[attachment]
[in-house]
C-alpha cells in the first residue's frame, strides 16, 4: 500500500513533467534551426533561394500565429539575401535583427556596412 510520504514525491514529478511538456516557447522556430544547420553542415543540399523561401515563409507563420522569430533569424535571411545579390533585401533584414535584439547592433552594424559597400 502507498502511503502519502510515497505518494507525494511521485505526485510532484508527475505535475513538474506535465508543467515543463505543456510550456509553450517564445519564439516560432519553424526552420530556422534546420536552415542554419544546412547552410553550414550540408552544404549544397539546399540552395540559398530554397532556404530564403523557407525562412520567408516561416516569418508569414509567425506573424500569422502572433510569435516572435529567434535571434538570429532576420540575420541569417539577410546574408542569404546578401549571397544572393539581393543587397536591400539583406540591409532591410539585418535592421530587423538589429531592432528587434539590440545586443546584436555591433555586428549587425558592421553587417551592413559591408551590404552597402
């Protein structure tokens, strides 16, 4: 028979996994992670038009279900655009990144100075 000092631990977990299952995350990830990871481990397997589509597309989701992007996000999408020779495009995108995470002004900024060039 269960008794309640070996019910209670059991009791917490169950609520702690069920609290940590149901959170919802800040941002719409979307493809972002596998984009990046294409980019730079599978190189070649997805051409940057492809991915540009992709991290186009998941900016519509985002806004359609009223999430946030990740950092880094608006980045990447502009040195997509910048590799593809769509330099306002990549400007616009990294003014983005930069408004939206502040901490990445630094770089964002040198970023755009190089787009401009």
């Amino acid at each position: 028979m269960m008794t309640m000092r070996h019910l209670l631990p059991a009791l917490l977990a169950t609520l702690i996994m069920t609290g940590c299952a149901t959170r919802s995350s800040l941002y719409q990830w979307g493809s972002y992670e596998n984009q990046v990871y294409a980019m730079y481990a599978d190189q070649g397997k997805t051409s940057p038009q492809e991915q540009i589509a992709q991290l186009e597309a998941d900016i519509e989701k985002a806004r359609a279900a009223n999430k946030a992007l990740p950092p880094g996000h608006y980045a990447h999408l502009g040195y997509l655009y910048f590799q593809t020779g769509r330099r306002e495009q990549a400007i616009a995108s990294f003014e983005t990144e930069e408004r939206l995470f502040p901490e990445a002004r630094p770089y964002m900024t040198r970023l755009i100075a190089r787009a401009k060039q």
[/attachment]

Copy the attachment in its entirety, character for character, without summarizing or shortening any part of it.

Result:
[in-house]
C-alpha cells in the first residue's frame, strides 16, 4: 500500500513533467534551426533561394500565429539575401535583427556596412 510520504514525491514529478511538456516557447522556430544547420553542415543540399523561401515563409507563420522569430533569424535571411545579390533585401533584414535584439547592433552594424559597400 502507498502511503502519502510515497505518494507525494511521485505526485510532484508527475505535475513538474506535465508543467515543463505543456510550456509553450517564445519564439516560432519553424526552420530556422534546420536552415542554419544546412547552410553550414550540408552544404549544397539546399540552395540559398530554397532556404530564403523557407525562412520567408516561416516569418508569414509567425506573424500569422502572433510569435516572435529567434535571434538570429532576420540575420541569417539577410546574408542569404546578401549571397544572393539581393543587397536591400539583406540591409532591410539585418535592421530587423538589429531592432528587434539590440545586443546584436555591433555586428549587425558592421553587417551592413559591408551590404552597402
């Protein structure tokens, strides 16, 4: 028979996994992670038009279900655009990144100075 000092631990977990299952995350990830990871481990397997589509597309989701992007996000999408020779495009995108995470002004900024060039 269960008794309640070996019910209670059991009791917490169950609520702690069920609290940590149901959170919802800040941002719409979307493809972002596998984009990046294409980019730079599978190189070649997805051409940057492809991915540009992709991290186009998941900016519509985002806004359609009223999430946030990740950092880094608006980045990447502009040195997509910048590799593809769509330099306002990549400007616009990294003014983005930069408004939206502040901490990445630094770089964002040198970023755009190089787009401009």
């Amino acid at each position: 028979m269960m008794t309640m000092r070996h019910l209670l631990p059991a009791l917490l977990a169950t609520l702690i996994m069920t609290g940590c299952a149901t959170r919802s995350s800040l941002y719409q990830w979307g493809s972002y992670e596998n984009q990046v990871y294409a980019m730079y481990a599978d190189q070649g397997k997805t051409s940057p038009q492809e991915q540009i589509a992709q991290l186009e597309a998941d900016i519509e989701k985002a806004r359609a279900a009223n999430k946030a992007l990740p950092p880094g996000h608006y980045a990447h999408l502009g040195y997509l655009y910048f590799q593809t020779g769509r330099r306002e495009q990549a400007i616009a995108s990294f003014e983005t990144e930069e408004r939206l995470f502040p901490e990445a002004r630094p770089y964002m900024t040198r970023l755009i100075a190089r787009a401009k060039q």